Scottie Lindsey didn't light it up vs. Rutgers, but his return is huge for Northwestern

Scottie Lindsey didn't light up the scoreboard in his return to action, and Northwestern still struggled offensively.

But getting their leading scorer back from a four-game absence was huge for the Wildcats.

It was to be expected that Lindsey wouldn't be back at 100 percent in his first game since Jan. 29. Lindsey chipped in just six points, his second lowest scoring output of the season, and played only 24 minutes, his lowest total of the year. Head coach Chris Collins told reporters after Saturday's nail-biter of a win over Rutgers that Lindsey hadn't done anything for three weeks.

"I was proud of Scottie. It's not easy. Really, he didn't work out, he didn't do any exercise for three weeks," Collins said. "A lot of you have your workout regimens that you do, and you know how you feel when you don't do anything for three weeks. You lose conditioning, you lose shape. And so for him on a couple days' notice to find a way to get out there and give us 24 minutes — I was actually mad at myself at halftime. I looked at the box score, and I felt like I played him too long in the first half. I think he played 13 minutes. He didn't really have much left in the second half."

No, the numbers were not pretty in Saturday's game. Northwestern is cruising toward its first-ever NCAA tournament appearance, while Rutgers is spending another season at the bottom of the Big Ten standings. Yet the visiting Scarlet Knights led for much of the second half, a period during which the Cats shot just 35 percent from the field and made only seven baskets. Seven of Northwestern's nine turnovers came in the second half, and it took some heroic 3-point shooting by Gavin Skelly and Bryant McIntosh in the final minutes to prevent a third straight home loss and what would have definitely been the team's worst loss of the season.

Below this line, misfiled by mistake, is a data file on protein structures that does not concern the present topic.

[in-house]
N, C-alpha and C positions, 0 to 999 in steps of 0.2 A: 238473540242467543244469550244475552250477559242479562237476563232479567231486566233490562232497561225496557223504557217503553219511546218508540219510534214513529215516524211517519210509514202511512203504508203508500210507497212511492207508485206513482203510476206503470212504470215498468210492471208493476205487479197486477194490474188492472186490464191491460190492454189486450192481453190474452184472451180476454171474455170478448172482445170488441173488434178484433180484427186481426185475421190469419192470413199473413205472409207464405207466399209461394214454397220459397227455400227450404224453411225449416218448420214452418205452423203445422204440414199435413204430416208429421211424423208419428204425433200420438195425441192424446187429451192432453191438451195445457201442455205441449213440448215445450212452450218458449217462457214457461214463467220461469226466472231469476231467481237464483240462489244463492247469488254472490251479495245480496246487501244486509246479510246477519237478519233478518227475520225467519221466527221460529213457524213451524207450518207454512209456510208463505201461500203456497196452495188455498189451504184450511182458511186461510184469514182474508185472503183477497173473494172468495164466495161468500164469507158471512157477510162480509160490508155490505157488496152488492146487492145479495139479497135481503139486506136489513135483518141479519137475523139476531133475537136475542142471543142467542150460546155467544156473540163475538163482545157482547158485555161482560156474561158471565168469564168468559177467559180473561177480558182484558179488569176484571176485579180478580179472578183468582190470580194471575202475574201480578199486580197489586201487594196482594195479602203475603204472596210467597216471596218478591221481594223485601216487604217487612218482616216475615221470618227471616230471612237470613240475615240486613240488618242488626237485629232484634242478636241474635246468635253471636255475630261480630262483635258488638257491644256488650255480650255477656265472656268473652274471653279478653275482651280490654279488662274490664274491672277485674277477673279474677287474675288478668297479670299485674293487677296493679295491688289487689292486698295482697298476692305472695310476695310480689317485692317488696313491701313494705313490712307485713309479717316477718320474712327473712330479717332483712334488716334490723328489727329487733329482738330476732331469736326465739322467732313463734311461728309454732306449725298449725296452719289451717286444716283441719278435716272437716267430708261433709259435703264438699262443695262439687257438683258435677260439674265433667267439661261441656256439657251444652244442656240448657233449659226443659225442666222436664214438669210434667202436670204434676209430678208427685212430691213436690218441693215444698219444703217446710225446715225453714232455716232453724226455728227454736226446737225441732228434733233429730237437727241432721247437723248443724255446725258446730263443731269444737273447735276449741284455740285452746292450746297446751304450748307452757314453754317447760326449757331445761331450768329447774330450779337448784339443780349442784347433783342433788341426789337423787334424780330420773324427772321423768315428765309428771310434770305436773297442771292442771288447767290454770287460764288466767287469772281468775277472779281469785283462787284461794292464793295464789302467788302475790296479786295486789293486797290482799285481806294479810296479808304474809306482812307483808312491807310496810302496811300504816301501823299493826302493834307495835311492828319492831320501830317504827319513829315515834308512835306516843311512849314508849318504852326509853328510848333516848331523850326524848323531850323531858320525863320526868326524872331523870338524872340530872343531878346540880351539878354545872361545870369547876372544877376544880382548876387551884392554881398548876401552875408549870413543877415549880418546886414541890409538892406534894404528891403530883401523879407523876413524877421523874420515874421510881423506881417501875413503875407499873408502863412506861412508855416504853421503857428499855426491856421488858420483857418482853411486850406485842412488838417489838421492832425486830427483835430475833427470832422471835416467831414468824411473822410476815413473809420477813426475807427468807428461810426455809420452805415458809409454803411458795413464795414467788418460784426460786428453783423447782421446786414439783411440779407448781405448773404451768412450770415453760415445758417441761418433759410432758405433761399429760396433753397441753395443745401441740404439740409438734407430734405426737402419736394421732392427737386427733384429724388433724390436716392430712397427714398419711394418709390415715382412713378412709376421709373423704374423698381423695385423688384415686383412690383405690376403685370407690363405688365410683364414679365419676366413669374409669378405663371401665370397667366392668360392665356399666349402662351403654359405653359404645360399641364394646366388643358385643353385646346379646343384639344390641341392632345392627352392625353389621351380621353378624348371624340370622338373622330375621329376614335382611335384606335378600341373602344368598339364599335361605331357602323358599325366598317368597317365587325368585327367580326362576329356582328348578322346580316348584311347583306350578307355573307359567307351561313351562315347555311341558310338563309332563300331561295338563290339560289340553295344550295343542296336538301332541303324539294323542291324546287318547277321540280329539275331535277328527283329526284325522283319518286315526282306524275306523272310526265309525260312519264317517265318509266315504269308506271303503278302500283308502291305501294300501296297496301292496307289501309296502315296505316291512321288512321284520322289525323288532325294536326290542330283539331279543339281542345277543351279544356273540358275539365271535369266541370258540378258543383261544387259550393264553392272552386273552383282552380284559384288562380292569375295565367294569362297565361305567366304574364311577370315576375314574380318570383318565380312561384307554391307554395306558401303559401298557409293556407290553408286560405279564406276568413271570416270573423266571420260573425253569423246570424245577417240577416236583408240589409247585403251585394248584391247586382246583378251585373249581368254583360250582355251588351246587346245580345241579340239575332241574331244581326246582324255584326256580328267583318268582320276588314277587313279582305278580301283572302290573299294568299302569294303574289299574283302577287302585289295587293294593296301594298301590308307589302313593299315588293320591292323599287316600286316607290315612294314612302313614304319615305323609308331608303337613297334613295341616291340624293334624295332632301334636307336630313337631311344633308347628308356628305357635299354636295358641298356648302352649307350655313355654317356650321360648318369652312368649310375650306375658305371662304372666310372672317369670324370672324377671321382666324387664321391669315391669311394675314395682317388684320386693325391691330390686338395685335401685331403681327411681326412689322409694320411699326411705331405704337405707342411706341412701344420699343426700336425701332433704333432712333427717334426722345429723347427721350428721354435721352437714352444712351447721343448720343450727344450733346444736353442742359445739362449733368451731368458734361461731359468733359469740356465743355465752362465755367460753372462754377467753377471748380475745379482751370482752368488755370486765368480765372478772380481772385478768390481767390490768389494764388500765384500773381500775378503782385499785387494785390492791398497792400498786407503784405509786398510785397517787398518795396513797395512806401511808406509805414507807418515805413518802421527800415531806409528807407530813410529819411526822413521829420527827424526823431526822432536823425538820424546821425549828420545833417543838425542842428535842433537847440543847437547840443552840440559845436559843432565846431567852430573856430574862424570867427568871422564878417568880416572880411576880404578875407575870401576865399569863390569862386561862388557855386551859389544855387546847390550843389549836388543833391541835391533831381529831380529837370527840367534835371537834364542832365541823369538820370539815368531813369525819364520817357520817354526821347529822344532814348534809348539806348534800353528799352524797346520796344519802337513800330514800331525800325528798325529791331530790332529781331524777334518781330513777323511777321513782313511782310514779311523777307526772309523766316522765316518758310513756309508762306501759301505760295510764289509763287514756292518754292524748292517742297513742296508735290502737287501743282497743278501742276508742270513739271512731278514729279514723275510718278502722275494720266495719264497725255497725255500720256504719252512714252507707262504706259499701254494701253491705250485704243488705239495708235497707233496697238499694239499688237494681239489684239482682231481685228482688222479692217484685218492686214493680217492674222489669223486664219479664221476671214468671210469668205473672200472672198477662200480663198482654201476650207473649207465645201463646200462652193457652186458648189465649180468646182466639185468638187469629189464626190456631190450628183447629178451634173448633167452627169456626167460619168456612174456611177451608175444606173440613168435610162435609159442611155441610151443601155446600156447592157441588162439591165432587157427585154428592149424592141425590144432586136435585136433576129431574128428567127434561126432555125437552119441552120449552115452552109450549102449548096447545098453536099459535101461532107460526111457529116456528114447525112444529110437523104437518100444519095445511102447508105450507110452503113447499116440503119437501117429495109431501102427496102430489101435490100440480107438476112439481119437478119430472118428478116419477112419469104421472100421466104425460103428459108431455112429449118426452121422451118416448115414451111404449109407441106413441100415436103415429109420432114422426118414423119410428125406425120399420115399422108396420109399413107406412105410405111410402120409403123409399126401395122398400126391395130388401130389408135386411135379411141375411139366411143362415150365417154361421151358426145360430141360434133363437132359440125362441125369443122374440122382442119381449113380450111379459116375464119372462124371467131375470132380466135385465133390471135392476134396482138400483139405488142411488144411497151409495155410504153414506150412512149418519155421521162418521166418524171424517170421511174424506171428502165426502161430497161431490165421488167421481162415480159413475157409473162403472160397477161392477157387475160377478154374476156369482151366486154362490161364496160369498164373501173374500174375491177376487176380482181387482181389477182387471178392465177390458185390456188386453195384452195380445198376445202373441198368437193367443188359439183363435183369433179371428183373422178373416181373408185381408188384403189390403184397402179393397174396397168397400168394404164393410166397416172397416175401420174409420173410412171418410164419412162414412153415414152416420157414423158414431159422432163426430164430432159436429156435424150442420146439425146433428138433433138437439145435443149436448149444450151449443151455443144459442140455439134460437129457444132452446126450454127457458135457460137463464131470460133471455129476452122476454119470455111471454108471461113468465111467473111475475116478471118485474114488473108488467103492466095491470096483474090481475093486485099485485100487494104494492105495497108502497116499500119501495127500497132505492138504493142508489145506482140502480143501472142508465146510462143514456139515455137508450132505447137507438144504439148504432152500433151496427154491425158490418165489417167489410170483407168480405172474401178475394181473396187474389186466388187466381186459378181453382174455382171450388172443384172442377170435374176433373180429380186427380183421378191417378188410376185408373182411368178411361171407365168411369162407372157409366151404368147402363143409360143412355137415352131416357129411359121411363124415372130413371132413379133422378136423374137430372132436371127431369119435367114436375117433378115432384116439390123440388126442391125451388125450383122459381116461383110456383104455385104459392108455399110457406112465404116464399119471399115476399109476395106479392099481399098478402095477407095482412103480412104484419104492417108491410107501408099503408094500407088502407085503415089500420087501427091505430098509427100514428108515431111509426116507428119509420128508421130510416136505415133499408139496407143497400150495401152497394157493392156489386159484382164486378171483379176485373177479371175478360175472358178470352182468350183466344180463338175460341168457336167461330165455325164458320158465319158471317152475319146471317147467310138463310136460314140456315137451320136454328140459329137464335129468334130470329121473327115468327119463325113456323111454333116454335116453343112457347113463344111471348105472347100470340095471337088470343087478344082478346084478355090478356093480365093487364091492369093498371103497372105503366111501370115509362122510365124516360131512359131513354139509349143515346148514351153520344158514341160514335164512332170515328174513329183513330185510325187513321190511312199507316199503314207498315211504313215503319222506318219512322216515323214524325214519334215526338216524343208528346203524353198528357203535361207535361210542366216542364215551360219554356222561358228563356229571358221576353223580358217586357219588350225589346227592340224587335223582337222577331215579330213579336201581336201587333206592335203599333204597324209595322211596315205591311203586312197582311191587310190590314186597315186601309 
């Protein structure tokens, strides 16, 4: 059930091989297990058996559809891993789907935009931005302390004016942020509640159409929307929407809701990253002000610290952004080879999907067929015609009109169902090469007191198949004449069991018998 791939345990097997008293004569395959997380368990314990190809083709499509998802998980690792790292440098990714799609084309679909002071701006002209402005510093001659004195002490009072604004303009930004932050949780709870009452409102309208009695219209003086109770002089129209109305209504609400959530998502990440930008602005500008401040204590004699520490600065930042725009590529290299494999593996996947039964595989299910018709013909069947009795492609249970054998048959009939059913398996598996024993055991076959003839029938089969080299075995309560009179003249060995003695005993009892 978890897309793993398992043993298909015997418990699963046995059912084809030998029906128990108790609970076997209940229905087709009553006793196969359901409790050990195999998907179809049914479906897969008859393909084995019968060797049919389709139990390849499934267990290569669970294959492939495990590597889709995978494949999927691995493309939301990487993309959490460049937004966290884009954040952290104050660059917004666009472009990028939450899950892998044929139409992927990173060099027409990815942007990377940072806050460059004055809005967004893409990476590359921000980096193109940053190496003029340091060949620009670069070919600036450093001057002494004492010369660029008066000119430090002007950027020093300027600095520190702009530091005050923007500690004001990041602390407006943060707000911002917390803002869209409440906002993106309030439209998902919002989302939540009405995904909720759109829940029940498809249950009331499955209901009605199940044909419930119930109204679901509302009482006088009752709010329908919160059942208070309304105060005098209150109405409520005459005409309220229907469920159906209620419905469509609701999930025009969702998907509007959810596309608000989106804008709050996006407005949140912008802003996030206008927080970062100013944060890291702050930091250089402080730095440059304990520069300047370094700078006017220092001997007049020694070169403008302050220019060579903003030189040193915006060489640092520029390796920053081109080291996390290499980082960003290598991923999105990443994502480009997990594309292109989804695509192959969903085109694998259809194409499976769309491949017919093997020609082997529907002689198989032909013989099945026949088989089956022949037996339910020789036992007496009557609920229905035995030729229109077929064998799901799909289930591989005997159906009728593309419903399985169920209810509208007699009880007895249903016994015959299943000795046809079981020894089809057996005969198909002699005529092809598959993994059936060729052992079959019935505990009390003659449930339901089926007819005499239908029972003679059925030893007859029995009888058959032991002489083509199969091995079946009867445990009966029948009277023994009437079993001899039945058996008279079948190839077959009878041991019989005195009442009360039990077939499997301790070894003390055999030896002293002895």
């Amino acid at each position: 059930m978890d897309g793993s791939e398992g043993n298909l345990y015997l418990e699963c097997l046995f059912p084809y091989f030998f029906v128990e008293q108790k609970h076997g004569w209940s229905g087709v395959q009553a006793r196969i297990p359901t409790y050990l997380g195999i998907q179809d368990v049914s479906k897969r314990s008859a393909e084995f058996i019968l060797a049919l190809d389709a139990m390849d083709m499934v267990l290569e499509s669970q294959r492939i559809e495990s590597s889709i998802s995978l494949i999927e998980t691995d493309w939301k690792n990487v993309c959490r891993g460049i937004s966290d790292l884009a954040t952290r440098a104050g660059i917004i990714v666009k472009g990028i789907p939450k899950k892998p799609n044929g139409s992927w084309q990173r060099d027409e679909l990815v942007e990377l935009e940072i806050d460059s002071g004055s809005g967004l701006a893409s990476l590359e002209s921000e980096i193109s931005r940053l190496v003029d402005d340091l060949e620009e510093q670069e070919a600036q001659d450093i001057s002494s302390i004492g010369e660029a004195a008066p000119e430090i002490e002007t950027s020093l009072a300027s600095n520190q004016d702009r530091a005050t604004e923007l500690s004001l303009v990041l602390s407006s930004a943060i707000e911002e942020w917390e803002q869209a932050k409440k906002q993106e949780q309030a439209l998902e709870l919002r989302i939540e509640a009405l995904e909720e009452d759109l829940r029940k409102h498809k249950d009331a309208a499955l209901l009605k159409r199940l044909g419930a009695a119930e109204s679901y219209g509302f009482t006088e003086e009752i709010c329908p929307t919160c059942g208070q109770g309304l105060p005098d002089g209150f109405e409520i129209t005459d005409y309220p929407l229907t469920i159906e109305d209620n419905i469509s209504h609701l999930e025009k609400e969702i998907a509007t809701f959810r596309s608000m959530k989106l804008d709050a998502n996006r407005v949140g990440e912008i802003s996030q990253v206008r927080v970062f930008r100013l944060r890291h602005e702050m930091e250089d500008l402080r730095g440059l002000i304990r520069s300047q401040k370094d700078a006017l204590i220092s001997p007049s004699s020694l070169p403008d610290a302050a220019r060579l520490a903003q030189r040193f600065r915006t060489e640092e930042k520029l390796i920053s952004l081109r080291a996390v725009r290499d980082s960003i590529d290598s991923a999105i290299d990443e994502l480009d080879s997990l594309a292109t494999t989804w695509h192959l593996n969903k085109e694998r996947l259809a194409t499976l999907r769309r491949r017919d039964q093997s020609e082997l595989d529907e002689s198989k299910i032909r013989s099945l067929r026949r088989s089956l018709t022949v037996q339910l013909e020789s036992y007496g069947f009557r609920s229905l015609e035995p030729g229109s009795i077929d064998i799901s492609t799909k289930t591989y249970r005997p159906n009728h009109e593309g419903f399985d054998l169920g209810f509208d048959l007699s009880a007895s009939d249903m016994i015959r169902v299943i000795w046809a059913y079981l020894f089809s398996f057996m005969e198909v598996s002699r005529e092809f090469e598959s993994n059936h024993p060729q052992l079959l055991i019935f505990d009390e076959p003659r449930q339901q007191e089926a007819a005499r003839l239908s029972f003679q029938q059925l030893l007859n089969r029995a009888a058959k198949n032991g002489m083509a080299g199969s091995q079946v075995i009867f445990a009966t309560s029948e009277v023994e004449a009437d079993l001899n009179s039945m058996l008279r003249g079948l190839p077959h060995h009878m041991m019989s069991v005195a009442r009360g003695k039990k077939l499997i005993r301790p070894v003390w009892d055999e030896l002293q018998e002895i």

But even with all that, the Cats have to be thrilled to have Lindsey back on the floor.

In the six games prior to Lindsey's absence — a six-game winning streak with victories over Nebraska, Rutgers, Iowa, Ohio State, Nebraska again and Indiana — the Cats averaged 74.5 points per game and shot a combined 44.5 percent from the field. But in the last five games, the four without Lindsey and Saturday's win over Rutgers, Northwestern has averaged 63.8 points per game and shot a collective 39.6 percent from the field.

Obviously the quality of opponent has a lot to do with that. Three of the four games during Lindsey's absence came against the Big Ten's three best teams. But Lindsey sitting down for those three games plus the unexpected loss to Illinois made a tough stretch a whole lot tougher.

Even after Saturday's rough game against Rutgers, there are plenty of reasons to be optimistic that the Cats can start putting up some points during the regular season's final two weeks.

There are only four games left on the regular-season schedule: at Illinois, at Indiana, home against Michigan and home against Purdue. Those first three opponents are among the Big Ten's worst, defensively, though Michigan has stepped things up of late. That right there ought to provide perfect opportunities for Northwestern to start scoring points again.

And there's the way McIntosh has played of late. He's finally found some consistency, which proved challenging earlier in the year. He was again great Saturday, scoring 18 points and hitting the biggest shot of the night, a go-ahead 3-pointer with under a minute to play. In his last nine games, McIntosh has scored at least 17 points in seven of those and 20 or more in five of them.

Plus, Lindsey will obviously get better. He'll get healthier and more accustomed to being back on the court. And he'll get back to the guy, Northwestern hopes, who averaged better than 15 points a game before his four-game absence.

"He's only going to get better," Collins said. "His whole thing is every day he's got to keep working, he's got to get through that soreness, he's got to get through that fatigue and get his conditioning back.

"Hopefully we can get him back to being the Scottie that we've had most of the year."